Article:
After failing to win enough seats to form a coalition government with his traditional allies in this week’s election, Israeli Prime Minister Benjamin Netanyahu has been forced into an unfamiliar state: desperation.
On Thursday, the long-serving Prime Minister floated the idea of a unity government consisting of him and Benny Gantz, who heads the rival Blue and White Party, sharing power. But Gantz quickly rejected that idea, and did not seem interested in meeting with Netanyahu to discuss the matter.
Netanyahu said on Twitter that he was “surprised and disappointed” at Gantz’s decision not to sit down with him, though he couldn’t have actually been taken aback: On the campaign trail, Gantz had ruled out a unity government with anyone under indictment, by which he obviously meant Netanyahu. And Netanyahu himself had dismissed talk of a unity government leading up to the election.
With 97 percent of Tuesday’s vote tallied as of Thursday evening in Israel, Gantz’s Blue and White Party had picked up 33 seats to 31 seats for Netanyahu’s Likud Party. If those results hold, Blue and White would be given the chance by Israel’s president to form a government first. But with 120 seats total in the Knesset, the party would need to partner with smaller blocs to make up a 60-plus seat majority — and there is no clear path for it, nor for Likud, to do so. Gantz, who has campaigned as a more ethical and secular alternative to Netanyahu, is anathema to the ultrareligious parties that have partnered with Netanyahu in recent years, while Netanyahu is radioactive to most of those on his left.
As New York contributor Jonah Shepp explained on Wednesday, the kingmaker here is likely to be Avigdor Lieberman, the onetime Netanyahu ally whose secular-nationalist Yisrael Beitenu won the handful of seats either side would need for a majority. Lieberman’s refusal to join in a coalition with the prime minister after an election in April is what prompted this week’s do-over; now, Lieberman is poised to foil his adversary once again. But it’s unclear whether Lieberman will join Gantz’s side either, which makes predicting the resolution of the current muddle difficult. There is the possibility of yet another election on the horizon, and a small chance that Netanyahu could dangle enough of Lieberman’s hardline demands to form a coalition after all. But it is increasingly difficult to imagine how Netanyahu, for all his formidable political skill, will keep his grip on power after such a major setback.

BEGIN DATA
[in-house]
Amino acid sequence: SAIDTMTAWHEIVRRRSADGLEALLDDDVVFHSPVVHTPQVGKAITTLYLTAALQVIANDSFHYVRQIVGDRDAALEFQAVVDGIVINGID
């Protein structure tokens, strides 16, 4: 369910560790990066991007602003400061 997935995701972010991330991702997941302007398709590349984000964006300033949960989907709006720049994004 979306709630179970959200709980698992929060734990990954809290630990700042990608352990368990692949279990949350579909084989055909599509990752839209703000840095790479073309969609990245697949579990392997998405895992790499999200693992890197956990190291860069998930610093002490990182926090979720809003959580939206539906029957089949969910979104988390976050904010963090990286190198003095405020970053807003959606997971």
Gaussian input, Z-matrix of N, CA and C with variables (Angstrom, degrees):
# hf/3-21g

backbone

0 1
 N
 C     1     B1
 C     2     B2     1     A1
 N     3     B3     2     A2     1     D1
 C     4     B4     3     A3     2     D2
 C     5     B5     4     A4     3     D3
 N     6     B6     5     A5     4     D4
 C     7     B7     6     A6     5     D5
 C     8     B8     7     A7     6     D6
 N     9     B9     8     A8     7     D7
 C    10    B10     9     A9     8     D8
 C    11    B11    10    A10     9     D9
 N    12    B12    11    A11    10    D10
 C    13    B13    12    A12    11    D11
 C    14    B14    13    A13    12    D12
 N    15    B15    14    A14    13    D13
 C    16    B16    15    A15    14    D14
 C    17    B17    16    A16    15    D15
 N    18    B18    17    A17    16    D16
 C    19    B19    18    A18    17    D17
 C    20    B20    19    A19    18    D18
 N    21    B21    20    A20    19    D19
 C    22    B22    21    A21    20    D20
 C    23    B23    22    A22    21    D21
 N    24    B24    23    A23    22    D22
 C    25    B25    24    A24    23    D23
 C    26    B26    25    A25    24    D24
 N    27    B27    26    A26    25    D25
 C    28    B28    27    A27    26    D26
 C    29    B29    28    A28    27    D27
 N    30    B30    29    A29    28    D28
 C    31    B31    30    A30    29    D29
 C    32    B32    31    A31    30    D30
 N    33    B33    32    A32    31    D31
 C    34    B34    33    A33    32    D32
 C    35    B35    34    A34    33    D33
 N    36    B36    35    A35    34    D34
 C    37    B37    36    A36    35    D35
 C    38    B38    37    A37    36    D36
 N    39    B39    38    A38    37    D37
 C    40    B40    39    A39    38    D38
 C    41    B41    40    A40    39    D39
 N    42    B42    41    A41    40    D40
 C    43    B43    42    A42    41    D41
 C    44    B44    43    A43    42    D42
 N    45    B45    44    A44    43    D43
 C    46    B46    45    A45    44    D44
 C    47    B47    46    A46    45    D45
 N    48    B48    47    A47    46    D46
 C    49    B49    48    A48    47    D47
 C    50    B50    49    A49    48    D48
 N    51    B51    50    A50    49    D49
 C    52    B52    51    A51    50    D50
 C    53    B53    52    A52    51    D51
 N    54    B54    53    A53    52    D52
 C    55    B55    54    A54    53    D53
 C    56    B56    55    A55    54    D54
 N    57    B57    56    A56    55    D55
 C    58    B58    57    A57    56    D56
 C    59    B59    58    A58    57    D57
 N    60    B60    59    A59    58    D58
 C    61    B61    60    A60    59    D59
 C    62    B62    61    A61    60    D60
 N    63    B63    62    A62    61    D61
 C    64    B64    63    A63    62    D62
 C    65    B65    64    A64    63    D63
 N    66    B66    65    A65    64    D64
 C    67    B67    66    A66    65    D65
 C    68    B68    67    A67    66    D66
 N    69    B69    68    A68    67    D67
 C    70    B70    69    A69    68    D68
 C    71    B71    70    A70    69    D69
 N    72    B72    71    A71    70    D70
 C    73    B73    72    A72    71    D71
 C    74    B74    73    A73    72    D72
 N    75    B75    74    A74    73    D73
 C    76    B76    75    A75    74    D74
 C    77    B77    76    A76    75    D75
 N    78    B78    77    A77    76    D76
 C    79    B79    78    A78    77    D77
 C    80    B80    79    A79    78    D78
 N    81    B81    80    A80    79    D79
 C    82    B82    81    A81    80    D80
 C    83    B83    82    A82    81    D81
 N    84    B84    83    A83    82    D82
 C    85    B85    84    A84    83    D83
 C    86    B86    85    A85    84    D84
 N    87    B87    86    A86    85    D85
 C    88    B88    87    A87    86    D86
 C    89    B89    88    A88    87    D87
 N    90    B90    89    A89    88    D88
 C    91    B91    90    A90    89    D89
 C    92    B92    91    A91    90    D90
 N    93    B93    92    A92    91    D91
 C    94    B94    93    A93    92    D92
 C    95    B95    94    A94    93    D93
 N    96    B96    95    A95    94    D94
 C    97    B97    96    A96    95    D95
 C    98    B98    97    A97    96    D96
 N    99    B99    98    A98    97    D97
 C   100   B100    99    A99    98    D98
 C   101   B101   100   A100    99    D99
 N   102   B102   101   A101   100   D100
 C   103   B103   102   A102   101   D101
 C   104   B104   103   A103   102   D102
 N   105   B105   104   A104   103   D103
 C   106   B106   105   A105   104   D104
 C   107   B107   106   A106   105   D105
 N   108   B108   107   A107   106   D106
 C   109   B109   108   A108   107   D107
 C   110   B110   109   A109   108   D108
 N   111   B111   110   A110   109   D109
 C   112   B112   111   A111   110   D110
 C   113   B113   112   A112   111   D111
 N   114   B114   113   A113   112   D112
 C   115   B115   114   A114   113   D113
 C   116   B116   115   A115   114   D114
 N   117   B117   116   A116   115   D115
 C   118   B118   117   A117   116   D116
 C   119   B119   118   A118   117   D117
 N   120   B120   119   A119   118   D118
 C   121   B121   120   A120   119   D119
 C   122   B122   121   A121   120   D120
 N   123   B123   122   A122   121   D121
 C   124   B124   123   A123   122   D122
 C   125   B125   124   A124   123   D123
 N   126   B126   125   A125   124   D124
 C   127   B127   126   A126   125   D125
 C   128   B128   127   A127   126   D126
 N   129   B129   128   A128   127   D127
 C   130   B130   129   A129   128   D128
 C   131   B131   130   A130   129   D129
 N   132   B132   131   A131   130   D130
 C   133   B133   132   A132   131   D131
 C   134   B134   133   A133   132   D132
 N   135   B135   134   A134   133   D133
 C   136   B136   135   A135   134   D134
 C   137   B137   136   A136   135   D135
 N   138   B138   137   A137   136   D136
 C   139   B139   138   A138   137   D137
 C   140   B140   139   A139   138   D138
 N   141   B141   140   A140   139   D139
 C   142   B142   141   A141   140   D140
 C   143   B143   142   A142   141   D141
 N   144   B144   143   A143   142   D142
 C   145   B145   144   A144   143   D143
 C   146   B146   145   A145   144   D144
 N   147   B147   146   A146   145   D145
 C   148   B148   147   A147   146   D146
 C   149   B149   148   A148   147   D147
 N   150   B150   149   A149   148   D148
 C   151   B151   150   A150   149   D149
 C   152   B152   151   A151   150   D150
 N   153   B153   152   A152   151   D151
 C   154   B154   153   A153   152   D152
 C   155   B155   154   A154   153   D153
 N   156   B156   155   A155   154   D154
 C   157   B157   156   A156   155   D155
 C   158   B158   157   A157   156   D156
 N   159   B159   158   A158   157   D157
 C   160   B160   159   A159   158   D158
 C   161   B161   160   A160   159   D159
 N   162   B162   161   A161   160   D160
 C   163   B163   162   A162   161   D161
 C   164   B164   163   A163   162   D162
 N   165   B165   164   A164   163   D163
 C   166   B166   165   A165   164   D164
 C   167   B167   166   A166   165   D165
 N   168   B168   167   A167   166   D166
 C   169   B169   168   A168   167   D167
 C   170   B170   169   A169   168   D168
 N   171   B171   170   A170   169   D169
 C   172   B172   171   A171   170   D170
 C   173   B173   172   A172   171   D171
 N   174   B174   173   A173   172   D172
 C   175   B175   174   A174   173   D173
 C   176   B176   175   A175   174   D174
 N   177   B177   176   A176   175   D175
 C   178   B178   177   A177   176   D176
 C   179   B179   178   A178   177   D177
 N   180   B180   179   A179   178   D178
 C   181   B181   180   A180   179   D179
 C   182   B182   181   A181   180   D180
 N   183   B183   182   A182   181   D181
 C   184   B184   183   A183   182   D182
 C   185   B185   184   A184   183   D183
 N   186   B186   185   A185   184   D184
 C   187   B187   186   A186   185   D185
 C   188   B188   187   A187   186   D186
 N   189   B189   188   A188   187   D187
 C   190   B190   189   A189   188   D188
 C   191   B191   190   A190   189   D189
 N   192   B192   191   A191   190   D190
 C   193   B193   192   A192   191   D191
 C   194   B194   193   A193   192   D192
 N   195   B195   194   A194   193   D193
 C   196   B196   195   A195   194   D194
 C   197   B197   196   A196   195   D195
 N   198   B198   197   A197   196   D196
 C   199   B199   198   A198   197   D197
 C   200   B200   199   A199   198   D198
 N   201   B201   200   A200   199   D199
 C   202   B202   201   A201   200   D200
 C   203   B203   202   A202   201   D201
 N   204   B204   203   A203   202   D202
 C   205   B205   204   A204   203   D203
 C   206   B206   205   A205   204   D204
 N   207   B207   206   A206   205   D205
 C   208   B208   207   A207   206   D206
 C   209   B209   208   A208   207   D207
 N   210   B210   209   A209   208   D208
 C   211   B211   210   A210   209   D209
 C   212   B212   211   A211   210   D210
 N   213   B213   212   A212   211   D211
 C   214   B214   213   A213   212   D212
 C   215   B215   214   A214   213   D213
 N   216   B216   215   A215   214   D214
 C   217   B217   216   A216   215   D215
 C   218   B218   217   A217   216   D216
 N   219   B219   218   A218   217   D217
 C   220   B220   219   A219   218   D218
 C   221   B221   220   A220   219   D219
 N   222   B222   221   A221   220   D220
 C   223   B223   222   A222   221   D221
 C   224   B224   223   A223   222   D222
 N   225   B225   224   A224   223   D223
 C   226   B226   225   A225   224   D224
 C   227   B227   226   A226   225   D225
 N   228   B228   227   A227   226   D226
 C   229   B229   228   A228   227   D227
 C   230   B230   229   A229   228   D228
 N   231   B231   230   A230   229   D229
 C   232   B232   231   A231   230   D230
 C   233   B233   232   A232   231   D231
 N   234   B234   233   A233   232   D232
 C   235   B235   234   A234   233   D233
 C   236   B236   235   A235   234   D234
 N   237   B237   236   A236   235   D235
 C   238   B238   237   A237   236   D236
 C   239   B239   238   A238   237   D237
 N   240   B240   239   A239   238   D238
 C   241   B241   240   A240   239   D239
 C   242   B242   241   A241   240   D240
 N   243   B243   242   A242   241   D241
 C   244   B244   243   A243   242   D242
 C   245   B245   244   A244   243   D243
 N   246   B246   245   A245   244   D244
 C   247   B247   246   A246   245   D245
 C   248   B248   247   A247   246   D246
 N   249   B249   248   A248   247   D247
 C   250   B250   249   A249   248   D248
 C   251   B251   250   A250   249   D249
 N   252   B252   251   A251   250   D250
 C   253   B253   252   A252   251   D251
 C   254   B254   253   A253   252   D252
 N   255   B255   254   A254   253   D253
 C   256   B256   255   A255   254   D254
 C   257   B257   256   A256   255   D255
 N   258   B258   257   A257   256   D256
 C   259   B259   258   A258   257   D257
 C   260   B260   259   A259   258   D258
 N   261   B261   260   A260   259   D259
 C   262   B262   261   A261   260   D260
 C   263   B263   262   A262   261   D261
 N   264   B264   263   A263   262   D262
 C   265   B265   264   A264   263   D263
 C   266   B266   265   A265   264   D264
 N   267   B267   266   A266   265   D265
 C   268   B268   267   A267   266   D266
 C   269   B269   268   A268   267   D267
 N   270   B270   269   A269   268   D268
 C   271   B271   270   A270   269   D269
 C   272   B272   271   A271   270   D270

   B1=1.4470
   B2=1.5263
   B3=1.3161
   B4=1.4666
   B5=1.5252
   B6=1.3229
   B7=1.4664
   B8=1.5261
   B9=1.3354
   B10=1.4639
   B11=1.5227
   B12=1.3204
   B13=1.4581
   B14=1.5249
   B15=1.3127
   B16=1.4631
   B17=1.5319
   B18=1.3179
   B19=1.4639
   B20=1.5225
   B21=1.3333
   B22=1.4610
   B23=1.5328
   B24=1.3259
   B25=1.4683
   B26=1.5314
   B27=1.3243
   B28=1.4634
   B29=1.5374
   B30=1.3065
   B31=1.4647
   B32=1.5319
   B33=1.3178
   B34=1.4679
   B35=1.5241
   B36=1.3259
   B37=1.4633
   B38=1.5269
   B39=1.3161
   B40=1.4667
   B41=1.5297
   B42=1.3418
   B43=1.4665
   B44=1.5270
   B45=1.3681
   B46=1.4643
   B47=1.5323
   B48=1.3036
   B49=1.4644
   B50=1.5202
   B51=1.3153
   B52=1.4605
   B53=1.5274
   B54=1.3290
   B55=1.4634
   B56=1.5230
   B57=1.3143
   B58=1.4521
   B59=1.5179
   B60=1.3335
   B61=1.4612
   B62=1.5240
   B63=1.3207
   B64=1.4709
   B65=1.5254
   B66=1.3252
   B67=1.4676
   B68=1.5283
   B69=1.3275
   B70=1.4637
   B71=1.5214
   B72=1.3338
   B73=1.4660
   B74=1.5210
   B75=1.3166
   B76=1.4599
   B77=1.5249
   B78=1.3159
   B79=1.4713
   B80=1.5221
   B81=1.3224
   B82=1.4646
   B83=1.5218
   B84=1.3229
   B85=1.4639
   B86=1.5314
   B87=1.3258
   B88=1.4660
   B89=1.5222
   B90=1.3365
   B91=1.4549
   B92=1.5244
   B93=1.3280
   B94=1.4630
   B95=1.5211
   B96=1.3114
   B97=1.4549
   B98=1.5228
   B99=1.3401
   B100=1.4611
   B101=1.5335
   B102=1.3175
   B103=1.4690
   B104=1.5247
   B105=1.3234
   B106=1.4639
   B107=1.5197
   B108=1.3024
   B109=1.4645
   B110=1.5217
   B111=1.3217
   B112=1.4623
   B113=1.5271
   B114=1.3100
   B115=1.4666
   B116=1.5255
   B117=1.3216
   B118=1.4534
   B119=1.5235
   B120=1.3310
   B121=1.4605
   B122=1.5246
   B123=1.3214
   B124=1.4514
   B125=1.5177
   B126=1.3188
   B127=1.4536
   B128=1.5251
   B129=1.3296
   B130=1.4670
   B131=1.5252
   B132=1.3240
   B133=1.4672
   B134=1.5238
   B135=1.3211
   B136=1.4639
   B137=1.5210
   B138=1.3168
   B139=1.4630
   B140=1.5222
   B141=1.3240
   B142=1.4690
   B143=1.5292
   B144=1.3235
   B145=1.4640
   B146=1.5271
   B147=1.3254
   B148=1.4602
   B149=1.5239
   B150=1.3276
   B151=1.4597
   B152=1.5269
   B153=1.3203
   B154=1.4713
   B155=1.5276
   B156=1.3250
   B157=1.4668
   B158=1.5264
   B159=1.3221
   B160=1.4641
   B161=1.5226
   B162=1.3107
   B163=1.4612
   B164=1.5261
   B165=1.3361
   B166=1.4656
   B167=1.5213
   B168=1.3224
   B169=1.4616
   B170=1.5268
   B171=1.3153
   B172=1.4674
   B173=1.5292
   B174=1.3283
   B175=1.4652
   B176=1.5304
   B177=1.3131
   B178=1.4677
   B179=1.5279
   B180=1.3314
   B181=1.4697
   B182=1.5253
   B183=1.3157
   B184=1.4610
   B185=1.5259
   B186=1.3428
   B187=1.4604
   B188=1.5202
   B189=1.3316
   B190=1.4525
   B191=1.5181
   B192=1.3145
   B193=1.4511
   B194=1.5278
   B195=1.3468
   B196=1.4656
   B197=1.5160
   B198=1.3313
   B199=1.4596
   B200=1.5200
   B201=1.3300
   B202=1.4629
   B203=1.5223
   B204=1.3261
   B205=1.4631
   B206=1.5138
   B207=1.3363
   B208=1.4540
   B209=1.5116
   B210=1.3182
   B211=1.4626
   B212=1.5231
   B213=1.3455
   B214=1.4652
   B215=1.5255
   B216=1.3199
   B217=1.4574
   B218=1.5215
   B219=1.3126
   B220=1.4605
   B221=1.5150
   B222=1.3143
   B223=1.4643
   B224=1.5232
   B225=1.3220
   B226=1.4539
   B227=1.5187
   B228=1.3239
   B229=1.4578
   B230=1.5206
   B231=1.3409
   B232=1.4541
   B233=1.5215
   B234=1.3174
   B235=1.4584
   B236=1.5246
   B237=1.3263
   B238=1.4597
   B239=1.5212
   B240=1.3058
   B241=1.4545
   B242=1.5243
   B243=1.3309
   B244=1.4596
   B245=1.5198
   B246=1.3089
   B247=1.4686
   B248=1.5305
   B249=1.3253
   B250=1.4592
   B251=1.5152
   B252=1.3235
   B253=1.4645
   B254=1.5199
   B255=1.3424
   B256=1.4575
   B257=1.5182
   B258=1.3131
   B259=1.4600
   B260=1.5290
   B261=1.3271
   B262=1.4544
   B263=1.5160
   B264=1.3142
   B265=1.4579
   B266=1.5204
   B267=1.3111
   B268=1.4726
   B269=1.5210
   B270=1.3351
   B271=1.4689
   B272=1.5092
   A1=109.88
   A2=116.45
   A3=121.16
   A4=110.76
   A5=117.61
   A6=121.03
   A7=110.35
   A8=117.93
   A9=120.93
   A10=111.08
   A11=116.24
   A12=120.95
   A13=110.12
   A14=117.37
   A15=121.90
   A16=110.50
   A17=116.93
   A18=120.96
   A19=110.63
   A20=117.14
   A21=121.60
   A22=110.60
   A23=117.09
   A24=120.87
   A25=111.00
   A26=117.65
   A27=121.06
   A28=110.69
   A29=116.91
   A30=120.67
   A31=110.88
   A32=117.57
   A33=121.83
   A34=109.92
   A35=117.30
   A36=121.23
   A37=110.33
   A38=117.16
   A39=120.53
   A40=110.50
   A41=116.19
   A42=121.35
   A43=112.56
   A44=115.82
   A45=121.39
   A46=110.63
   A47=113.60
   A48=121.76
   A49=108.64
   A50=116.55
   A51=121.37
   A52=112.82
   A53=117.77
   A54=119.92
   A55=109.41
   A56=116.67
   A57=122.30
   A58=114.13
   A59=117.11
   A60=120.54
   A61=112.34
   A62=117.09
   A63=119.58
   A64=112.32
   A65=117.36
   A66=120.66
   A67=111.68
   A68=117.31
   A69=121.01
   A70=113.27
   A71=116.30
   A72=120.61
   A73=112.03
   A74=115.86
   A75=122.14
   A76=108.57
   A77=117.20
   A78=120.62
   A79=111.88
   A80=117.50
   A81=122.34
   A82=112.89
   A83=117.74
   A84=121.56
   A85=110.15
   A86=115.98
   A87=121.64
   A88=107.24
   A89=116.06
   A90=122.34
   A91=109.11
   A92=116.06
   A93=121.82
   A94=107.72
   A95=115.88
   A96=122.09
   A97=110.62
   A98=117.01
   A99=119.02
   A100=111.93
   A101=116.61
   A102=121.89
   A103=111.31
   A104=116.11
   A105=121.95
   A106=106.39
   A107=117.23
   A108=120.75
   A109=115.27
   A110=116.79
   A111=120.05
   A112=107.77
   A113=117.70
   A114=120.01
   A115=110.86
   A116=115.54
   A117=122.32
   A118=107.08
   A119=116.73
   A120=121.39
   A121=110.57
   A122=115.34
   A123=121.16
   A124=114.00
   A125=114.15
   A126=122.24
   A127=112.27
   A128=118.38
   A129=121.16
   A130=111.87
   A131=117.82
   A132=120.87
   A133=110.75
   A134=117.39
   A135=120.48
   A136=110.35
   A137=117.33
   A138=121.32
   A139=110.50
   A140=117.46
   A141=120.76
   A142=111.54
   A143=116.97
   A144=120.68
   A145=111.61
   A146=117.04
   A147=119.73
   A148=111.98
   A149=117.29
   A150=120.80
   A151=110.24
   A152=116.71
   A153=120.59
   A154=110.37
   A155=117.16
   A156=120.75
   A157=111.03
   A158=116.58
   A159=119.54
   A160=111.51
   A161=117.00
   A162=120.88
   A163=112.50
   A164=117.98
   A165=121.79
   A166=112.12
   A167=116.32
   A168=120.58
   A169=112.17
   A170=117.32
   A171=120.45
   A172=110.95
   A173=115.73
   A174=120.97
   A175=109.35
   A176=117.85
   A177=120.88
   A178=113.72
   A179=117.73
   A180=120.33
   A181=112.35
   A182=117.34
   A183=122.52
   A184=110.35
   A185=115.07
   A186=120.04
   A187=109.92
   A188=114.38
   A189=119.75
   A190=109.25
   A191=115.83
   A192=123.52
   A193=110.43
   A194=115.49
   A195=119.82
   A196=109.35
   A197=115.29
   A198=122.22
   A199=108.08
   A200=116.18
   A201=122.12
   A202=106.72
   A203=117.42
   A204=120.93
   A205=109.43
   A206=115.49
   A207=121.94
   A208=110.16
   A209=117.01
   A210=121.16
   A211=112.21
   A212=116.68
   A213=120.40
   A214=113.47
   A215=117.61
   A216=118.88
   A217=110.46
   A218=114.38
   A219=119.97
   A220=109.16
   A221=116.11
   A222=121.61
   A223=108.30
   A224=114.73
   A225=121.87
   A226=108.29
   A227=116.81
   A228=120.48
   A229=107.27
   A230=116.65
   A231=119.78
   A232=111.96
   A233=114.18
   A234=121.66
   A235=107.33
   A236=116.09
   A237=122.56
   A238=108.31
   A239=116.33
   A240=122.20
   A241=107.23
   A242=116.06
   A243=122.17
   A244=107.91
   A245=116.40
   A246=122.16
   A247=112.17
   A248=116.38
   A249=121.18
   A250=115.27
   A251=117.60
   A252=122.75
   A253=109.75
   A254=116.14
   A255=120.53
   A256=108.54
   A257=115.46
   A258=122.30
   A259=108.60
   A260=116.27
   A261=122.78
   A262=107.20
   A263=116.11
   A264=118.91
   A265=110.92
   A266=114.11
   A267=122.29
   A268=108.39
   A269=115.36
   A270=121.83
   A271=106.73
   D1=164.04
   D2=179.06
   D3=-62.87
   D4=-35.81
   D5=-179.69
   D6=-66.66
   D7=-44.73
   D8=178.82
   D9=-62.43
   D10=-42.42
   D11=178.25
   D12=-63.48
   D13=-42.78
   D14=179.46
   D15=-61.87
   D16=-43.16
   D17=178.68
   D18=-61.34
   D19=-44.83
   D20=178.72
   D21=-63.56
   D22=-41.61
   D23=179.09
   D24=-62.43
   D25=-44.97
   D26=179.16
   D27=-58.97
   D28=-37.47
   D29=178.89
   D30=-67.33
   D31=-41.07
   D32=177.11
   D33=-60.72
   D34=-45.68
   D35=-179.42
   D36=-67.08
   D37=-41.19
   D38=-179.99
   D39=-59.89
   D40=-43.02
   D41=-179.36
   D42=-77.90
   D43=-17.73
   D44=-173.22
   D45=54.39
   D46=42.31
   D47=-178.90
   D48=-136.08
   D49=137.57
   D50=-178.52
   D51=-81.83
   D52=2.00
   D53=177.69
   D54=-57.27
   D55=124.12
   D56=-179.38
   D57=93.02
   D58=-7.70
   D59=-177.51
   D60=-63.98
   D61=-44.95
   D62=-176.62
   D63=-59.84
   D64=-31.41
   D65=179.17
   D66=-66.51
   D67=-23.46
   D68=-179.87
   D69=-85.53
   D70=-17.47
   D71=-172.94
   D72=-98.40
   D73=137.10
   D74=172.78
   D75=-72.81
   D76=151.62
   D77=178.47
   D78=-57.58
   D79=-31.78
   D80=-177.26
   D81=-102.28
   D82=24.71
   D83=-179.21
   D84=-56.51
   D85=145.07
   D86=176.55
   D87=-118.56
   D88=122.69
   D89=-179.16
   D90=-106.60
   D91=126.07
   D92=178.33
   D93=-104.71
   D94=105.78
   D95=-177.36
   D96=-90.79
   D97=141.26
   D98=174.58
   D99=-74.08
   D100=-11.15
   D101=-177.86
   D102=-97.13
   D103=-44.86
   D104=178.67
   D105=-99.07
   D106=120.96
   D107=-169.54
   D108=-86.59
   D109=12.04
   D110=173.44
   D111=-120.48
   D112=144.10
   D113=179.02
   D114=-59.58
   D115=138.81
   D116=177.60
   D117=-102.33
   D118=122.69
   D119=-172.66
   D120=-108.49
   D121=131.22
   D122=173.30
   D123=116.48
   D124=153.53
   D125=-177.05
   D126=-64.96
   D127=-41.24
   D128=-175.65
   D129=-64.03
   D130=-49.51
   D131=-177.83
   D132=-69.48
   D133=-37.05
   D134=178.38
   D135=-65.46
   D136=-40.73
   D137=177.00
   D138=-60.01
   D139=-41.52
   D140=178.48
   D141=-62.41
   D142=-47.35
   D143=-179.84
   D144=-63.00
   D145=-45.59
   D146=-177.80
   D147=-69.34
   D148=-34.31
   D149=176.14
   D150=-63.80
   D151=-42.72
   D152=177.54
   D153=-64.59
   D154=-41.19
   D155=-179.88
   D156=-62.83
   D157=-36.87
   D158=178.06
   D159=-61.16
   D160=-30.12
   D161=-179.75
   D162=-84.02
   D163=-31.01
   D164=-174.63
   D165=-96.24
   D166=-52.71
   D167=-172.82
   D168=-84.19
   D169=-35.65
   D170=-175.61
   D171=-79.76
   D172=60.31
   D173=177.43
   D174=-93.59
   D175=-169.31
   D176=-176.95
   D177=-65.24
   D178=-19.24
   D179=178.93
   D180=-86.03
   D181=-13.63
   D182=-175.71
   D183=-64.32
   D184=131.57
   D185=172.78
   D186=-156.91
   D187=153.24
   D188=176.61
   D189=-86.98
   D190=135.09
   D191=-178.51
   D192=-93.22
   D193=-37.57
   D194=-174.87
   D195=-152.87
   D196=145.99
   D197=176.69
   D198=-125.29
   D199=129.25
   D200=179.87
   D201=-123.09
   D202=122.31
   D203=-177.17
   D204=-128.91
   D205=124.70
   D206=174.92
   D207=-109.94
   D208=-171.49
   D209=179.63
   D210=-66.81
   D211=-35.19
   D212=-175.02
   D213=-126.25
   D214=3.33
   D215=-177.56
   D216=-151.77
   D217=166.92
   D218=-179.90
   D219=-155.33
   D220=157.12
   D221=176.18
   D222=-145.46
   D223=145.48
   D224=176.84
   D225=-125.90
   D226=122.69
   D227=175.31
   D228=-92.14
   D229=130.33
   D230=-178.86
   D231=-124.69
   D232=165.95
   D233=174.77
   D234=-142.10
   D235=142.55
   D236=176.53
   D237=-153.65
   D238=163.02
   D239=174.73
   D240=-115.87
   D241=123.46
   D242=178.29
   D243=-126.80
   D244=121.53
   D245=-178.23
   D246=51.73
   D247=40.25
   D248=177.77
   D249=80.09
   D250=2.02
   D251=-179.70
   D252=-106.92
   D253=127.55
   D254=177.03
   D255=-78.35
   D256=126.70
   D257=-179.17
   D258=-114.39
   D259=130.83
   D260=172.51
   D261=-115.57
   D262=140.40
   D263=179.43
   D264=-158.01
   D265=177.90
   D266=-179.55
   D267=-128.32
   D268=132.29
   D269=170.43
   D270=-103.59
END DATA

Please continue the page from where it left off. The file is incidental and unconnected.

Netanyahu isn’t just feeling the heat from an electoral perspective; his life may well be upended if he leaves office. He faces multiple allegations of corruption and fraud, with a pre-indictment hearing looming in October. The only way he could have plausibly avoided those charges, at least for the time being, was to win the election.
As he tries to negotiate his way out of political and personal crisis, Netanyahu has opted not to travel to New York for next week’s U.N. General Assembly. If he had decided to come, it’s unclear what sort of reception he would have received from the U.S. government; President Trump, his longtime friend and ally, gave him the rhetorical cold shoulder on Wednesday, telling reporters that he hadn’t spoken with Netanyahu, and that “our relations are with Israel.”
It was another indignity for a man who is so used to winning that he may have forgotten what losing feels like.